Bali easily tops our list as one of the most popular holiday destinations among travelers. Whether you are searching for epic surf breaks, stunning waterfall hikes, or simply looking for some rest & relaxation, there is truly something in Bali for everyone.
One of Bali's most notable attractions is Mount Agung; an active volcano in the island's Northwest that is believed by the Balinese people to be a replica of Mount Meru; the center of the physical & spiritual universe.
On guided tours over the last few years, guides would joke about Mount Agung's activity & taunt tourists (myself included) with comments like "this volcano is long overdue to erupt again, so maybe today will be the day!" Everyone knew that this eruption was coming, yet it seems that no one really considered the reality of that eruption until recently.
After a number of rumblings from beneath the surface of the volcano this September, Mount Agung began releasing both smoke & ash clouds into the air. Almost immediately, Bali's volcano alert status was raised to its highest level & the evacuation of local villages began.
Today (December 11) the Bali volcano threat remains the same, but with airports open & many flights remaining the same, travelers are left wondering how dangerous travel to Bali really is.
IS IT SAFE?
Although an eruption is very likely (though not guaranteed), most regions of this spectacular island are still safe for travel & well out of harm's way.
The Bali Tourism Hospitality Task Force (established to handle tourism-related effects of a volcanic eruption) has declared a danger zone of only 12 kilometers surrounding Mount Agung (with the tourist hub of Kuta being approximately 70 kilometers away.)
With the government warning travelers to stay clear of the danger zone, that means that Karangasem is the only region expected to be affected by the eruption (should it occur.) Travel to the South is still being encouraged & the #BALIISSAFE movement continues to sweep the island.
Please Note: For travelers booking flight into Bali now (and trust me, there are still many) it is wise to purchase travel insurance at the time of booking. A number of delays experienced for travelers after the initial volcano rumblings were due to travelers, insurance providers & airlines being unsuspecting & unprepared.
WHY TRAVEL NOW?
So you may be thinking "Wait, why would travelers be CHOOSING to travel to Bali now?"
If your social media accounts are full of travelers (as ours are) you would see that many avid travelers are heading into Bali to take advantage of quiet beaches, uncrowded tourist sites (that are usually jam-packed) & airline / hotel discounts made to encourage tourists to stay & enjoy some time in paradise.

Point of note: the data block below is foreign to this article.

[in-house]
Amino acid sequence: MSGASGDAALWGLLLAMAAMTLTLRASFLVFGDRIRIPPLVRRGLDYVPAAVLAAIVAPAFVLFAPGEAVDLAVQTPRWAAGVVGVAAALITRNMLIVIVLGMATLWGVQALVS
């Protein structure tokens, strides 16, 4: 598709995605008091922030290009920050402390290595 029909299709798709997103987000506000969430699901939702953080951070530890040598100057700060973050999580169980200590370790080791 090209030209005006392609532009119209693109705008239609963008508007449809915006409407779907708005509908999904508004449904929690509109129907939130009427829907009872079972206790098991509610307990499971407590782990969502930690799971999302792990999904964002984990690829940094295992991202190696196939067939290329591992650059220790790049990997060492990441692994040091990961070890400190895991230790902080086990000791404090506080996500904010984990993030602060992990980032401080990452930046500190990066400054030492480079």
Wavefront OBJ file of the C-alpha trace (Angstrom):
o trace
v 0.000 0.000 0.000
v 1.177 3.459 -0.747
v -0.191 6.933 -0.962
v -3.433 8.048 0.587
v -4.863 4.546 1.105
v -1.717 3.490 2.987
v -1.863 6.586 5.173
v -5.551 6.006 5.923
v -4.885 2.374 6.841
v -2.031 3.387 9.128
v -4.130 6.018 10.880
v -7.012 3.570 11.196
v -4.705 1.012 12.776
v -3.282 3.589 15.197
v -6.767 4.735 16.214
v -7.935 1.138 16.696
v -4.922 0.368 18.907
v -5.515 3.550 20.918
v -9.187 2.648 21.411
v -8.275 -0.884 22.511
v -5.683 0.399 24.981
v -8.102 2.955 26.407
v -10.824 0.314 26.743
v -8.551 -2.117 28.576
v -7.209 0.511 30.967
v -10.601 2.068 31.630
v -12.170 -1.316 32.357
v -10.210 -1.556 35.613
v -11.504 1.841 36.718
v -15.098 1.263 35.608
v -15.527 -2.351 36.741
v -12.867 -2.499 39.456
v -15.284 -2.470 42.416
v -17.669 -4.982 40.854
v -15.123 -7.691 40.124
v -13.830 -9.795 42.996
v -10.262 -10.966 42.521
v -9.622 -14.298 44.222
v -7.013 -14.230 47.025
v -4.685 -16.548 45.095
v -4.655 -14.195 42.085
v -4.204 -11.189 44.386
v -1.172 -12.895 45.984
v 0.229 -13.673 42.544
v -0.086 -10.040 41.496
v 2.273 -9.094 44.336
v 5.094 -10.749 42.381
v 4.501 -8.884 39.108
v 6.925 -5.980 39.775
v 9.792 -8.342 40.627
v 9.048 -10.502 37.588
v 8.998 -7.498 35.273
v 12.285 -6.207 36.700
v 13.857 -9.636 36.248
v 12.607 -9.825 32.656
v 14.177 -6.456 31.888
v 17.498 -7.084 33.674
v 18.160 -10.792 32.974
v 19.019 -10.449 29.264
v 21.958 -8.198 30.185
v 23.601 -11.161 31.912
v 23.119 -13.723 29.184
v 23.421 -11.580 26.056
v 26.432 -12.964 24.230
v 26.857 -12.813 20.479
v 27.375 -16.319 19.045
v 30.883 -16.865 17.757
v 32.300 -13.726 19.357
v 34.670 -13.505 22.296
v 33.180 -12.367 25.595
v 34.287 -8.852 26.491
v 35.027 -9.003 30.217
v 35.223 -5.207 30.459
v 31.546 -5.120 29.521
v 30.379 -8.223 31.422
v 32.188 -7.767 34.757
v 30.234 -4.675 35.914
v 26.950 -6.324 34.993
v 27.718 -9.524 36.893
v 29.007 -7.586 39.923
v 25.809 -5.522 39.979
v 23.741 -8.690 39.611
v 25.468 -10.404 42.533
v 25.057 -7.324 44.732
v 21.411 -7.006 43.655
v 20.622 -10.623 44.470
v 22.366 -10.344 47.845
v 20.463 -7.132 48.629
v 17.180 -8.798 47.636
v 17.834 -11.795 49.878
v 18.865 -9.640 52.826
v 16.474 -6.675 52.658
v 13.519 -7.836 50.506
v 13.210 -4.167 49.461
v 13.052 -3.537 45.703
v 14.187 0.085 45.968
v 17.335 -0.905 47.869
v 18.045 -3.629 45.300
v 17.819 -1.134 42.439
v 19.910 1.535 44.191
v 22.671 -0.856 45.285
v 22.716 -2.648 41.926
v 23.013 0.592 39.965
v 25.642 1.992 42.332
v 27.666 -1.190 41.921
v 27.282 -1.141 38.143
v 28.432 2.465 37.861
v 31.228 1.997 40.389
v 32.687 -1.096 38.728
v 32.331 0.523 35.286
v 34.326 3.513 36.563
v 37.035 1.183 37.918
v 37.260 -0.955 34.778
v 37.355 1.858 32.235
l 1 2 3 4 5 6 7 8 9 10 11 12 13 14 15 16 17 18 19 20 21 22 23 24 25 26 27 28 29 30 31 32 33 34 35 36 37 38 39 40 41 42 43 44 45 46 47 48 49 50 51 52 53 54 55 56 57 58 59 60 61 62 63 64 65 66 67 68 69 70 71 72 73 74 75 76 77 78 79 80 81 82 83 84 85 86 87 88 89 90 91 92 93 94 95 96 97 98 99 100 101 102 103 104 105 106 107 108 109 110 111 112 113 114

Many travelers also recognize that enough time has passed since Agung's first eruption that contingency plans are now in place with neighboring island airports & airlines to prevent long delays should Agung erupt again. So, while the threat of an eruption lurks, there is still only a small chance that vacations will be disrupted or flights will be changed & with no estimated timeline for Agung's next hissy-fit, this waiting game (& these deals) could last awhile!
WHAT'S THE RISK?
There are always risks involved with travel whether they be tropical storms, volcanic activity, theft or illness. Assuming that you keep well away from Agung itself (don't be THAT tourist) then your biggest risk would be flight delays on arrival or departure.
Since the first large puff of smoke & ash in November, the government in Bali has put contingency plans in place with neighboring airports & ferry services to allow delayed passengers free passage to Lombok & departure from the airport there.
Your next biggest risk as a traveler (should Agung erupt while you are there) would be ash fall. One of the biggest things being recommended to travelers right now is that they travel to Bali with a surgical mask or goggles in the case that a larger eruption occurs & wind currents blow ash into tourist hot spots.
Please Note: Even in the case of a larger eruption, it cannot be determined whether flights would be cancelled or ash fall would be an issue. Flight cancellations depend entirely on wind direction to determine where the ash cloud will land, and based on recent wind conditions it is predicted that ash would land over the sea & have no effect on flights or travelers at all.
The good news for Bali & travelers heading that way is that officials have now had weeks to prepare for the possible eruption of Mount Agung, meaning that steps have already been put into place to minimize destruction (within the danger zone) as well as to minimize any inconvenience for travelers arriving or departing the island during that time.
There are countless businesses outside of the "danger zone" in Bali that rely on tourism to feed & support their families. There are also countless beautiful beaches, towns & experiences to be had in Bali that are nowhere near Agung. Travelers who are still able to make it to Bali & enjoy their vacation there are encouraged to do so ... simply do so responsibly.